Finally, if the test is important, you'll make it work. Most hospitals/doctors offices are very willing to make payment plans if you are up front with them. They are less cooperative if you let it get to the point of them having to call collections on you. But if you call, and tell them you can pay $15 a week (or whatever) until it's paid off, I think they will work with you. It's your health. Don't skimp on what your doctor says needs to be done.

  6. Kim
    October 28th, 2010 @ 7:45 pm

    sounds like you need a hug. And a cup of coffee. And a J hug. Get the test. Let God take care of the rest.

  7. Mommy Attorney
    October 28th, 2010 @ 8:08 pm

    OK, tons of assvice, but I'm going to second what Mae said. I still worry about money, but I'm starting to realize that I don't need to. I did Dave Ramsey's Financial Peace University (Same as total money, just with more Christianity). It pushed us. A lot. But things are so much better now. The only debt we have is our mortgage. We have a budget. We lost my salary and I thought I'd be begging for work in 3 months just to pay bills, but that never happened because of this program.

    I'll be honest, it's uncomfortable to do some of the stuff. We had to get a new vehicle, and we made sure we could pay for it with cash so there was no car payment. Would I like to have a new car? Sure, but not having that payment every month is worth driving the older minivan. We negotiated down our phone and cable bills. Dave didn't have a cell phone for awhile. You have to not care that people can tell that you're trying to pinch pennies. Because honestly? Most people are broke and just raking up debt pretending they're not.

    I could go on, but seriously. Total Money Makeover.

    (And yes, you did miss the handbook because our generation learned less about this practical real life stuff than any other generation. Trust me, I know EXACTLY the feeling you're describing).

  8. Dre
    October 28th, 2010 @ 8:11 pm

    I feel the same way, lady. We are a two-lawyer household for freak's sake! Why, oh why, can we not make ends meet? Why do I juggle bills every month? But again, my husband reminds me that these are the "dark days" financially speaking and that as we progress it "should" get better. I sure hope so.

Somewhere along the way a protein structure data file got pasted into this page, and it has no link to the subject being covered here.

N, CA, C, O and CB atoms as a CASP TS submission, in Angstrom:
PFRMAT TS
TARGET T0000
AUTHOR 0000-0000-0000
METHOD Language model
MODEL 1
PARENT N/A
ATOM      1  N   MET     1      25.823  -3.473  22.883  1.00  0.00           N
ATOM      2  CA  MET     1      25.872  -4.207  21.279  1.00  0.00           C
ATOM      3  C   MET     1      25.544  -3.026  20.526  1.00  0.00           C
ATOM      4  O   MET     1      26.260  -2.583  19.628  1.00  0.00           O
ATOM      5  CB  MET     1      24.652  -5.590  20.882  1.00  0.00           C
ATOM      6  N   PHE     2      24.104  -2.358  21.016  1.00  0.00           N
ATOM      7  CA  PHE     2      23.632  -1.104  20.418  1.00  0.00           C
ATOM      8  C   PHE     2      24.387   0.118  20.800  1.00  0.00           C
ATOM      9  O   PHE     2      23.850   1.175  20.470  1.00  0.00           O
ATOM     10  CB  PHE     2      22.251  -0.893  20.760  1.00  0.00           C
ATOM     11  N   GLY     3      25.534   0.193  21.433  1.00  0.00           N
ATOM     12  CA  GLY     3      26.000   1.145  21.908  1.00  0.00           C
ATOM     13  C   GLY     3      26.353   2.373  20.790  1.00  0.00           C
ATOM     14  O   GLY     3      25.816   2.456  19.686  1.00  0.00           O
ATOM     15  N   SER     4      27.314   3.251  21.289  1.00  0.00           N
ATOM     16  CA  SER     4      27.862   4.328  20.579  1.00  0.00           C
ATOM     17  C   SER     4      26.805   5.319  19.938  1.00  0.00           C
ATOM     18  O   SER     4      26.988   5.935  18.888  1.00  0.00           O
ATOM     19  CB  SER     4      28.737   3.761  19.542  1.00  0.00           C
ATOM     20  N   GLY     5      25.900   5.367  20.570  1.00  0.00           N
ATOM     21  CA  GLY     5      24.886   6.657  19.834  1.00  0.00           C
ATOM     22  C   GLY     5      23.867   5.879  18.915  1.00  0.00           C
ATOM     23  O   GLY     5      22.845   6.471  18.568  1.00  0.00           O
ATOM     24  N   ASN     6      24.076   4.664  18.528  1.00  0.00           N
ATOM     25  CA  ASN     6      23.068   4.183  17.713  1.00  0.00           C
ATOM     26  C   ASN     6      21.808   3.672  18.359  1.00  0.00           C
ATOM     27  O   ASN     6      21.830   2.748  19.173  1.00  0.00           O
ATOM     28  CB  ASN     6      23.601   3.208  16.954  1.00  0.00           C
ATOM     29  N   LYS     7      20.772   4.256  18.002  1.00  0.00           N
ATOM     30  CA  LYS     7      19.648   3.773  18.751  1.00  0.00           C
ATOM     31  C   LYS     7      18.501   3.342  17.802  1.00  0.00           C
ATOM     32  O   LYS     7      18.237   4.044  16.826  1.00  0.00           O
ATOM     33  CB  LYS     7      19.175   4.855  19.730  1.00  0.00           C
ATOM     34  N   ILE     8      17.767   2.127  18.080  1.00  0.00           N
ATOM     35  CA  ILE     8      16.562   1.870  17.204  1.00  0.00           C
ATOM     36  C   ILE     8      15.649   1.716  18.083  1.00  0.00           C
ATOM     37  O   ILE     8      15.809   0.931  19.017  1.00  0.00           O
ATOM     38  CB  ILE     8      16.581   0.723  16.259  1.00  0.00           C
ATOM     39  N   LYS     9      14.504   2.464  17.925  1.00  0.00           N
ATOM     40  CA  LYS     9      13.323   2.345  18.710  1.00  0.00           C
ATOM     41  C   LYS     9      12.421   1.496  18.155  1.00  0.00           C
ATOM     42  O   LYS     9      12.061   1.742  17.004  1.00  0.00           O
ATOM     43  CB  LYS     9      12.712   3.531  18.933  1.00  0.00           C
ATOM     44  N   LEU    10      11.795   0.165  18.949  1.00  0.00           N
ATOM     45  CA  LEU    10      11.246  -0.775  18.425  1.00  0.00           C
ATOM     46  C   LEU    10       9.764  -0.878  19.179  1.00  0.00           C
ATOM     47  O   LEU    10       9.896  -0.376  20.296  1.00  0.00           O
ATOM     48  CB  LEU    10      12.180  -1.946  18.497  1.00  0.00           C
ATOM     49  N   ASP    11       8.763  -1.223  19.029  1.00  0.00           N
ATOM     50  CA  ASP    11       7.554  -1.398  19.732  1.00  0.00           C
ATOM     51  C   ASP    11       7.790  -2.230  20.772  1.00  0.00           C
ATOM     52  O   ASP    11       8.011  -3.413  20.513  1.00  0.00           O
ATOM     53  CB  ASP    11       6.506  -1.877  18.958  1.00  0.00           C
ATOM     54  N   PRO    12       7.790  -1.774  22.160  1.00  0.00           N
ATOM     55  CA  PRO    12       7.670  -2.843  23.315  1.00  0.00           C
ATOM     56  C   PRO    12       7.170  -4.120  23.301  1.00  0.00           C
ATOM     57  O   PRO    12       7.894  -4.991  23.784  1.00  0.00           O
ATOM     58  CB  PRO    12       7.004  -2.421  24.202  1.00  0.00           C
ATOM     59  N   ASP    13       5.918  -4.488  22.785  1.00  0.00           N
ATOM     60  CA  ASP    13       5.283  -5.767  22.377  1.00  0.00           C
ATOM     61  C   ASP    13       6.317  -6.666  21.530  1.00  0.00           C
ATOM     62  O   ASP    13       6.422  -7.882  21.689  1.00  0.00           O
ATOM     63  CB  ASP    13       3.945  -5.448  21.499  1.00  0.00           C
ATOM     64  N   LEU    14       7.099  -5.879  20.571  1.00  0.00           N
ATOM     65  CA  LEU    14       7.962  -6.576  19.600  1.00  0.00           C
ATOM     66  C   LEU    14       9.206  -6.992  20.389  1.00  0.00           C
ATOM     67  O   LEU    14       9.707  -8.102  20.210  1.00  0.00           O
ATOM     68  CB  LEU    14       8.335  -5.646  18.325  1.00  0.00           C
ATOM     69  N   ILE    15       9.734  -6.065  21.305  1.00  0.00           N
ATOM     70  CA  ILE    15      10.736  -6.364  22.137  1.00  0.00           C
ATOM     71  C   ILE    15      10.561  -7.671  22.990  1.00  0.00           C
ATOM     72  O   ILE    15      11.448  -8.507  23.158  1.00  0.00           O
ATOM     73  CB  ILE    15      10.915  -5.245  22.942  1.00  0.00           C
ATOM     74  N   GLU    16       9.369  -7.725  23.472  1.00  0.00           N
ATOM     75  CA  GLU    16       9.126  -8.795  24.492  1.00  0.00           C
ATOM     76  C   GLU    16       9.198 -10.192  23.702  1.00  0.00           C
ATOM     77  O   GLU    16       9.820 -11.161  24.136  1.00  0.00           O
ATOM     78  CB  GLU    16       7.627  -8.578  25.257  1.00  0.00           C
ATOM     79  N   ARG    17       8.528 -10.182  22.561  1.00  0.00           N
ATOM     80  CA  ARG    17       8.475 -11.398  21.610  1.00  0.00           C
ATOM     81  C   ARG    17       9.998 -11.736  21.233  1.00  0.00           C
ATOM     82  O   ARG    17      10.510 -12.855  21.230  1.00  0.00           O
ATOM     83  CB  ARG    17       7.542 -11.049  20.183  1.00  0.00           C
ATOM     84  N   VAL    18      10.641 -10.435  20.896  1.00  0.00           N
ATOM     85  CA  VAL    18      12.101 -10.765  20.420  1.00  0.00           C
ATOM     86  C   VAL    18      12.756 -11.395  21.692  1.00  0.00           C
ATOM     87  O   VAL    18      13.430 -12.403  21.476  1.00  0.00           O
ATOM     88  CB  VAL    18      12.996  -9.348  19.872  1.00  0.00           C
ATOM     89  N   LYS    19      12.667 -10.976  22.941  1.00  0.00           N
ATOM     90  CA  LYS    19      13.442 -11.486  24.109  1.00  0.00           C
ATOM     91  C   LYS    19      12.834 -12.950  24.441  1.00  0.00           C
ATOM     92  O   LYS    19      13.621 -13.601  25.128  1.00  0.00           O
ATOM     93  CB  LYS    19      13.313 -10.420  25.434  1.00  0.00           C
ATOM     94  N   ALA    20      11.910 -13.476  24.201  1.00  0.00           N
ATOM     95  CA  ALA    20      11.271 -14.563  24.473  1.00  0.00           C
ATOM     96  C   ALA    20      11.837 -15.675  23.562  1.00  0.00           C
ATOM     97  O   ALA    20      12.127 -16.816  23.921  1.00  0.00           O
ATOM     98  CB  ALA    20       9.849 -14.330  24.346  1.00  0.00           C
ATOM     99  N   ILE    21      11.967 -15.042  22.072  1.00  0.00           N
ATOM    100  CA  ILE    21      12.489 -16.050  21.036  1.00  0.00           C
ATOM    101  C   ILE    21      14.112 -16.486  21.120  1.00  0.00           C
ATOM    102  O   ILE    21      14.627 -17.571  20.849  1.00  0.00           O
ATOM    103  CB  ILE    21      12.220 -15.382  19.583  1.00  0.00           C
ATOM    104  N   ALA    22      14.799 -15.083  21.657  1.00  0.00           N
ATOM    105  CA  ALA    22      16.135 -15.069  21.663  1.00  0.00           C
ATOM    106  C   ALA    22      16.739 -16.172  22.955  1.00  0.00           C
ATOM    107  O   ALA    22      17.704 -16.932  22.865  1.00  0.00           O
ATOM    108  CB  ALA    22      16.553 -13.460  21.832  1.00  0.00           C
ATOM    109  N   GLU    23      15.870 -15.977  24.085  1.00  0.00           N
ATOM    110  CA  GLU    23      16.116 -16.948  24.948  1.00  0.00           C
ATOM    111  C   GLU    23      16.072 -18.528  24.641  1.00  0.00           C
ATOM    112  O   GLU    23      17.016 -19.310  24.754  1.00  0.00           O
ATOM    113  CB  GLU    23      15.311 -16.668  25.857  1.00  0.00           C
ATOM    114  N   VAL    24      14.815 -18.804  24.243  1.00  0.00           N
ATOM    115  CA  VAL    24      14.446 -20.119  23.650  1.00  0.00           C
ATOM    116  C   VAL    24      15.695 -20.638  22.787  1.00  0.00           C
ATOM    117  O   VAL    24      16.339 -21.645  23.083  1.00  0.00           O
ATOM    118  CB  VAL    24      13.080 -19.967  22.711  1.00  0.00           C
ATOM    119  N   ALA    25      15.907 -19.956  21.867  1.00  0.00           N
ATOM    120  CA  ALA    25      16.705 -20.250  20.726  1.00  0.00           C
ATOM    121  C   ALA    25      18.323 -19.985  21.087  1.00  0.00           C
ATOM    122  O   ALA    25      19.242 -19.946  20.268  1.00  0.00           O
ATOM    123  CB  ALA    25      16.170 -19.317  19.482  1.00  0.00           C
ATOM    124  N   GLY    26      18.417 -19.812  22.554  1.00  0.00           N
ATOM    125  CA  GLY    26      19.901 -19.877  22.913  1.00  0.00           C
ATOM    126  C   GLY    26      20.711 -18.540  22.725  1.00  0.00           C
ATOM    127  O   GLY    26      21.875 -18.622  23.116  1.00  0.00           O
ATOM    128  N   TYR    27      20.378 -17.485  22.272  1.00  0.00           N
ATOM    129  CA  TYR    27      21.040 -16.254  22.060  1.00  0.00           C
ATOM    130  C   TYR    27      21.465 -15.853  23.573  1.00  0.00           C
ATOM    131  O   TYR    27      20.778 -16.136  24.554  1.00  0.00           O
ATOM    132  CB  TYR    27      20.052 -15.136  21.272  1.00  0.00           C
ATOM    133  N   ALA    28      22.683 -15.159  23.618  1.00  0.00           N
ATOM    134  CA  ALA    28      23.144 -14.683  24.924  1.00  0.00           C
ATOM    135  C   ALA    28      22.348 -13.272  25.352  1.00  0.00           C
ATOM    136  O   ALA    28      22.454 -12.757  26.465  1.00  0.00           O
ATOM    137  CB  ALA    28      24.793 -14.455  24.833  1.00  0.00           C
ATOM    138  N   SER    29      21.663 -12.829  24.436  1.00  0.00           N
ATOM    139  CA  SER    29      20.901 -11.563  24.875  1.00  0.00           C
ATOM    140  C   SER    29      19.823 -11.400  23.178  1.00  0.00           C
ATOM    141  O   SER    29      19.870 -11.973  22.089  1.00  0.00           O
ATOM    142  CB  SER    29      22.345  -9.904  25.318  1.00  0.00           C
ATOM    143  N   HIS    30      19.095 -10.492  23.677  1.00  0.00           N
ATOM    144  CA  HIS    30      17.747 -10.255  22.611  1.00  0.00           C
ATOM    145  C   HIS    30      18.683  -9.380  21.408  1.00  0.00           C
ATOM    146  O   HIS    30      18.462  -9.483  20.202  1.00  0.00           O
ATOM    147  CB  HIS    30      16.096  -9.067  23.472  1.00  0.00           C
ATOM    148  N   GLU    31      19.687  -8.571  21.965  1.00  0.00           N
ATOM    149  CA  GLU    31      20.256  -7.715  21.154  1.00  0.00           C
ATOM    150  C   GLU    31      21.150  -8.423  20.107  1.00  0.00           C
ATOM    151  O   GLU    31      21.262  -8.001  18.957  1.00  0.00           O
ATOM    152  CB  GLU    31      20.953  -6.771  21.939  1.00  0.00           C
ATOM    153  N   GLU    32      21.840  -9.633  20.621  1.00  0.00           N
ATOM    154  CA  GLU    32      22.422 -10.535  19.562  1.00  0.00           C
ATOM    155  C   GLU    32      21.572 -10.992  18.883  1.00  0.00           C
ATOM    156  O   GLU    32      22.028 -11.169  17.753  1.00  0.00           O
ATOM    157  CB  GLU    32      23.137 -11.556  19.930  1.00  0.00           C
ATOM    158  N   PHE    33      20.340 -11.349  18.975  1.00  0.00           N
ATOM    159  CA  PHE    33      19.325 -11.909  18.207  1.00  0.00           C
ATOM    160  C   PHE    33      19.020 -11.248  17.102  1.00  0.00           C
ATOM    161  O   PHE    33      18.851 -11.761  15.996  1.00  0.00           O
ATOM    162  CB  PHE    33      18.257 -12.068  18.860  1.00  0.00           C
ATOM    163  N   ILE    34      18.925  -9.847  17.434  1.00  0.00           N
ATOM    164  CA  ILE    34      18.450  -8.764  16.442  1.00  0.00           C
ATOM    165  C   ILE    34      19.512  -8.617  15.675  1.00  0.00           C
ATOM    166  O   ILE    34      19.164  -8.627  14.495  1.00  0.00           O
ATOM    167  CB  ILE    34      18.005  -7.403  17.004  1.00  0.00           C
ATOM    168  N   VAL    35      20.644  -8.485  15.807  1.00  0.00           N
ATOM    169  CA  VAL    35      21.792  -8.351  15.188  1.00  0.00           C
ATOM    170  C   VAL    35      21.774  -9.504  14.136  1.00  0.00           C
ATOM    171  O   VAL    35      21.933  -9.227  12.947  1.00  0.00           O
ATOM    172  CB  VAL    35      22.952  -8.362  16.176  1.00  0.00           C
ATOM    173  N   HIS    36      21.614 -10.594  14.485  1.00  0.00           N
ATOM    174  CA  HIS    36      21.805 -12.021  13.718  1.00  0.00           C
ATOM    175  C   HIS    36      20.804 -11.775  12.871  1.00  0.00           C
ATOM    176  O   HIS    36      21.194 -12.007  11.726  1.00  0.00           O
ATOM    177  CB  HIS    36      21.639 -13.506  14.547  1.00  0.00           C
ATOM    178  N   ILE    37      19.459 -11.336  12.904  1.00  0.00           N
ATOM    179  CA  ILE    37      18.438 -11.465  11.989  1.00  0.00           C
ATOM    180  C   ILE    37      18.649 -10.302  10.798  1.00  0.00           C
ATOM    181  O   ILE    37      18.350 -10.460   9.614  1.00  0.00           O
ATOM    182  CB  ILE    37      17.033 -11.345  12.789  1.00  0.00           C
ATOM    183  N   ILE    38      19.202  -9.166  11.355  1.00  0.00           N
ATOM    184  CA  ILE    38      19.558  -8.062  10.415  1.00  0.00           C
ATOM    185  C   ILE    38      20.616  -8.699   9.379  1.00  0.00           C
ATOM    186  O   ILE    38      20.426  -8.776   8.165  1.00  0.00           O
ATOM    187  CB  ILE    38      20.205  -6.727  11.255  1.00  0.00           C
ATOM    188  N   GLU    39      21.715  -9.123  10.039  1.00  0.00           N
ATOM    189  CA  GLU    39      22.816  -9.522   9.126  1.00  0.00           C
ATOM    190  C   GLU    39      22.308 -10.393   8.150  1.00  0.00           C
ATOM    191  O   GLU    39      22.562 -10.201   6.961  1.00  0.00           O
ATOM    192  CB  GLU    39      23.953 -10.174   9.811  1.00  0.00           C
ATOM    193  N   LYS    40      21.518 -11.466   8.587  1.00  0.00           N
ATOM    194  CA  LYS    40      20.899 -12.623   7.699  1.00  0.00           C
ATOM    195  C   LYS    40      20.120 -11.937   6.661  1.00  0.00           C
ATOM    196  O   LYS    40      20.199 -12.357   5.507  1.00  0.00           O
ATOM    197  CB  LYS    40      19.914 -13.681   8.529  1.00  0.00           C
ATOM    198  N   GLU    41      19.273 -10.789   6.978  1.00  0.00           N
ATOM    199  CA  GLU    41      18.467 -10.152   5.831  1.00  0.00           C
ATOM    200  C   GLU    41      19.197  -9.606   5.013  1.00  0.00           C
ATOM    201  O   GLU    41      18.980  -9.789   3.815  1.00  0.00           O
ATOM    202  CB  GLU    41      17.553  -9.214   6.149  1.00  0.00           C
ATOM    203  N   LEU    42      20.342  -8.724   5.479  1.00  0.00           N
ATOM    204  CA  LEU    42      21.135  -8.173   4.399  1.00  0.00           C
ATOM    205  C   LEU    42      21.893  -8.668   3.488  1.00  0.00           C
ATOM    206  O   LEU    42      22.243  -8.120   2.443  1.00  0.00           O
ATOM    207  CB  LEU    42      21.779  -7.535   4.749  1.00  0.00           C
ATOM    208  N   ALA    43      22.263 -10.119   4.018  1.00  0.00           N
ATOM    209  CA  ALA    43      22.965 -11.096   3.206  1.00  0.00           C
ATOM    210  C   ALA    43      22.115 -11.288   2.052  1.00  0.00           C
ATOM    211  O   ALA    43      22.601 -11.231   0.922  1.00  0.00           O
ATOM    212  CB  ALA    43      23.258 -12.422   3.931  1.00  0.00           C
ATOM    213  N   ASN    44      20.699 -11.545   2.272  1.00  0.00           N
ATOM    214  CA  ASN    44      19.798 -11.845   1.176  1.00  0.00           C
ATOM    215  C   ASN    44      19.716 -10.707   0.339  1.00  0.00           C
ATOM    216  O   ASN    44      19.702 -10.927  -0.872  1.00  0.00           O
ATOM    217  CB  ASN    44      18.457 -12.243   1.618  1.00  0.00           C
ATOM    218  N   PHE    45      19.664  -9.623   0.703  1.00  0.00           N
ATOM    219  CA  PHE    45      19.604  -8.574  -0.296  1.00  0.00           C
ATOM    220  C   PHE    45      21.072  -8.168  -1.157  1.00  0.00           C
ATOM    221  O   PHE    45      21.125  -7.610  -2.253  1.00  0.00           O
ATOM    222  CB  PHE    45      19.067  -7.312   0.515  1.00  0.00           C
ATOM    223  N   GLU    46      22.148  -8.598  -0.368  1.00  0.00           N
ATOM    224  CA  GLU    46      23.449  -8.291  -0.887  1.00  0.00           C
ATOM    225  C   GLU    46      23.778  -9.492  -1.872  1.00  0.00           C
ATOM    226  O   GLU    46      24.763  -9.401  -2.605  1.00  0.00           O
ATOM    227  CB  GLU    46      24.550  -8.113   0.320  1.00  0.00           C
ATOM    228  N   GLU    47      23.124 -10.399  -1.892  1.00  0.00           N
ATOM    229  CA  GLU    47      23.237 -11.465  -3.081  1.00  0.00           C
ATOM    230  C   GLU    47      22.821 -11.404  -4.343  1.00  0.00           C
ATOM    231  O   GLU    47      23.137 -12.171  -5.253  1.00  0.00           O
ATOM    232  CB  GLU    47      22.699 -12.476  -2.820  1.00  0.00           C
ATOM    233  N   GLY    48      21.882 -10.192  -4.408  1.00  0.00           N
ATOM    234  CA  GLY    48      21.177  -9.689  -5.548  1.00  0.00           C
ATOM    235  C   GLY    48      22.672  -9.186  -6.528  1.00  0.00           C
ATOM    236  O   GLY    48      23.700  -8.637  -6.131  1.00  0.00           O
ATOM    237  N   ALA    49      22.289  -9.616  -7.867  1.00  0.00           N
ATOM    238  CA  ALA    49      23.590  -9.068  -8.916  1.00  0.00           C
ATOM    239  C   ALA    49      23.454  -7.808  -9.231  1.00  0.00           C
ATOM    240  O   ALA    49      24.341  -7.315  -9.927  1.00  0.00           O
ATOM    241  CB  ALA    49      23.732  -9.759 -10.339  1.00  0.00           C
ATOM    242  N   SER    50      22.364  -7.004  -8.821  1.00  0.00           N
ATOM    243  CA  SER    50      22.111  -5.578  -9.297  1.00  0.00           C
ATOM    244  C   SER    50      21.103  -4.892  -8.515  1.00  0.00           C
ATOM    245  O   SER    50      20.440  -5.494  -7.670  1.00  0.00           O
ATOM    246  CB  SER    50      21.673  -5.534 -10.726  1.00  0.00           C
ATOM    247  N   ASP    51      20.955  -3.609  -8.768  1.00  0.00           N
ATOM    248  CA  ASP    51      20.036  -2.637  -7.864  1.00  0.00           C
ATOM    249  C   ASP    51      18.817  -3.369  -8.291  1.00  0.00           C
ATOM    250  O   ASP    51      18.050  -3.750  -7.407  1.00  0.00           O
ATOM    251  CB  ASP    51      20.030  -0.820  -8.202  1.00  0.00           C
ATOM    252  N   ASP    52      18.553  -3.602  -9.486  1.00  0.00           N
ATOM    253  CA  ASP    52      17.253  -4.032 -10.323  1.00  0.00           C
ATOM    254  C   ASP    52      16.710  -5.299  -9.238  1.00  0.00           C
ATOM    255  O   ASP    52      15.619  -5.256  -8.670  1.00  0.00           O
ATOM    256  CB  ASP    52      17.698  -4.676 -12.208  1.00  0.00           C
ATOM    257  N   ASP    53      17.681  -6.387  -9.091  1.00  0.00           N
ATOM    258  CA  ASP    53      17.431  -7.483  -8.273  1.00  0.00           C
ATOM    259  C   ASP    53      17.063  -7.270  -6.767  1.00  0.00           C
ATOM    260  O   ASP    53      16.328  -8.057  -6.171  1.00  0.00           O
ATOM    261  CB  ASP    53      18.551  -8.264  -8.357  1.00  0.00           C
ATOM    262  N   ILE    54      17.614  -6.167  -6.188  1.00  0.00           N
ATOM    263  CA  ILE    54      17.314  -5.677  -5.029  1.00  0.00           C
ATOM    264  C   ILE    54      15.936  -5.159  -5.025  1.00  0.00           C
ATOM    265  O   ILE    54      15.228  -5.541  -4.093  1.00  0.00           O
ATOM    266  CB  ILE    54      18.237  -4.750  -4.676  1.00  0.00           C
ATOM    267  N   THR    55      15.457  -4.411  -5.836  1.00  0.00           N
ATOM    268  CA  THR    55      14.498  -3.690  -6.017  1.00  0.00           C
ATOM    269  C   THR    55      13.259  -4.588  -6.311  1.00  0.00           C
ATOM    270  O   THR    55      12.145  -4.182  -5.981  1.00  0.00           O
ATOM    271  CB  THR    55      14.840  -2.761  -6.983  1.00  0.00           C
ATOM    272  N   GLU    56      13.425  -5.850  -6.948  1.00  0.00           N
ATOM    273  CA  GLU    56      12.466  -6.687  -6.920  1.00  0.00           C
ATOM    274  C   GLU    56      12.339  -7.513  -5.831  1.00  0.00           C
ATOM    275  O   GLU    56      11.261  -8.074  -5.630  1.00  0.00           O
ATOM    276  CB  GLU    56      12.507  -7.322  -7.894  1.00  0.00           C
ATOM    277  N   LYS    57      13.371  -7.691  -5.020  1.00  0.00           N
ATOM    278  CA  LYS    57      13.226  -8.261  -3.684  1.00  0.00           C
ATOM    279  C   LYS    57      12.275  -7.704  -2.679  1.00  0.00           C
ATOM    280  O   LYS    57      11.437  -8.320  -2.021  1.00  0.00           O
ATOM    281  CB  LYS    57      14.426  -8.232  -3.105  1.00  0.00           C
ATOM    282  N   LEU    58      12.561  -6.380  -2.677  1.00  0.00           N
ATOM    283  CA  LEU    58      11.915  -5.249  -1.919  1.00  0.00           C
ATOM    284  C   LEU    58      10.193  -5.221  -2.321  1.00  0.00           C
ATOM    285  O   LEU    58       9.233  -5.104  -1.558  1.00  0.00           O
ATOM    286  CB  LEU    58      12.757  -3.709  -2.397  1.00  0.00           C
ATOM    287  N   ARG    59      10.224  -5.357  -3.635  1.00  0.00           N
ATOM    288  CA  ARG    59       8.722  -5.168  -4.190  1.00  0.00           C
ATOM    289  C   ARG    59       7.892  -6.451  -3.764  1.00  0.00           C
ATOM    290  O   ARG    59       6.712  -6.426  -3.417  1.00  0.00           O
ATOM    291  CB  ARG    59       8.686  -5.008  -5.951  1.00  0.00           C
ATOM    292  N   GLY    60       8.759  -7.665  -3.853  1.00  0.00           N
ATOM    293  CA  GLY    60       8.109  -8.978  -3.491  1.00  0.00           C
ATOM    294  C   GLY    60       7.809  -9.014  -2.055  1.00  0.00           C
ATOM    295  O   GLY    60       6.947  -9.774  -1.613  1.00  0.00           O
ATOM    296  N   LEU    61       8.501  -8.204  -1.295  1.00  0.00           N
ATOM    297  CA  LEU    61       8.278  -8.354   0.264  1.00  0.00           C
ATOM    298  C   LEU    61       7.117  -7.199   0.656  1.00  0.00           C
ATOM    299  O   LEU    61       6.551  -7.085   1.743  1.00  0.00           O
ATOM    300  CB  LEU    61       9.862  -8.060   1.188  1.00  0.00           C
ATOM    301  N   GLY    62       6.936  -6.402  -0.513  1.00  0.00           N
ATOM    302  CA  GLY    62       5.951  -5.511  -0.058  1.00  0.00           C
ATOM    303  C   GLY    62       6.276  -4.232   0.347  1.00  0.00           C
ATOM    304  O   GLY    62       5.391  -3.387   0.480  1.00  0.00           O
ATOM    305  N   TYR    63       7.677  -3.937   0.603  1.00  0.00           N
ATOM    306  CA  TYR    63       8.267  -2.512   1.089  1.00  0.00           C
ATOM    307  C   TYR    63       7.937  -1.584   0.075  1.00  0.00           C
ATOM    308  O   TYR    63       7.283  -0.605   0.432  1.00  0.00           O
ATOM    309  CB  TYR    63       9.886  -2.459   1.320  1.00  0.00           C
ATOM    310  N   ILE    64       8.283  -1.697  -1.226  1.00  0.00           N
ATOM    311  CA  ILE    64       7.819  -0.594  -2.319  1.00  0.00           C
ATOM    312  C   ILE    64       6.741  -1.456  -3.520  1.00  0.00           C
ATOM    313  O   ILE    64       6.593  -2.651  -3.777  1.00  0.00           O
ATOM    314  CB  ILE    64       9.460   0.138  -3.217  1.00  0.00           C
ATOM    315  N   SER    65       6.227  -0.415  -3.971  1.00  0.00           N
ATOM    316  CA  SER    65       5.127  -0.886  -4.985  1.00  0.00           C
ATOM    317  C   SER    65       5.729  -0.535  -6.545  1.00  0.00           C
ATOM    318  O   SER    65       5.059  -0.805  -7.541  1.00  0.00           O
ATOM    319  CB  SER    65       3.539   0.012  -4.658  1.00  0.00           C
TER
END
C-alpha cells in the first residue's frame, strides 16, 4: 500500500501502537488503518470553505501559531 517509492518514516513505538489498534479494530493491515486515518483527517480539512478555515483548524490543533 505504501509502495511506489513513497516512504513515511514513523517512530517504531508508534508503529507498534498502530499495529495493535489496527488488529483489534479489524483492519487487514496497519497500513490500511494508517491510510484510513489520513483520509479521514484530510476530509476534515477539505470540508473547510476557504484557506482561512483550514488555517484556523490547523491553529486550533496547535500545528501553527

9. ~*Jess*~
    October 29th, 2010 @ 1:59 pm

    I completely understand. It's very frustrating that I'm a lawyer and I make shit for money and I'm not "rolling in it." It is not unreasonable to be frustrated. Why else did we go to school for 7 years? Because we're crazy? Probably.

    Changes will be made on my end, because I don't like that feeling. But seriously. Feel ya.

  10. Stephanie Appel
    October 29th, 2010 @ 4:23 pm

    So I can't remember if your old house is being rented out or not? BUT if it's sitting empty, maybe this will help. Friends of ours just moved from Chicago to Cali for a job opp, and due to the market couldn't sell their place. Here in Chicago there is an awesome rental place called "At Home Inn" and they do corporate rentals. Furnished or unfurnished, but they will fill your place and clean it between renters and take care of all the paperwork. I know my friends are making way more money doing that than they would be just renting on the normal market. Maybe there's something like that you could look into? Good luck!!

  11. Alena @ Charmingly Chandler
    October 30th, 2010 @ 4:31 pm

    Mae is right, Dave Ramsey. He speaks at my church a lot, and they do things on post here (he's from the area-ish). The man is a money wizard. He is so genius. Is it easy? No. In order to follow his plan it's HARD. We actually have tried a few times, but it's a difficult commitment.

    How soon before you can sell the other house? I'm sure that would help so much!!

    Seriously, Dave Ramsey.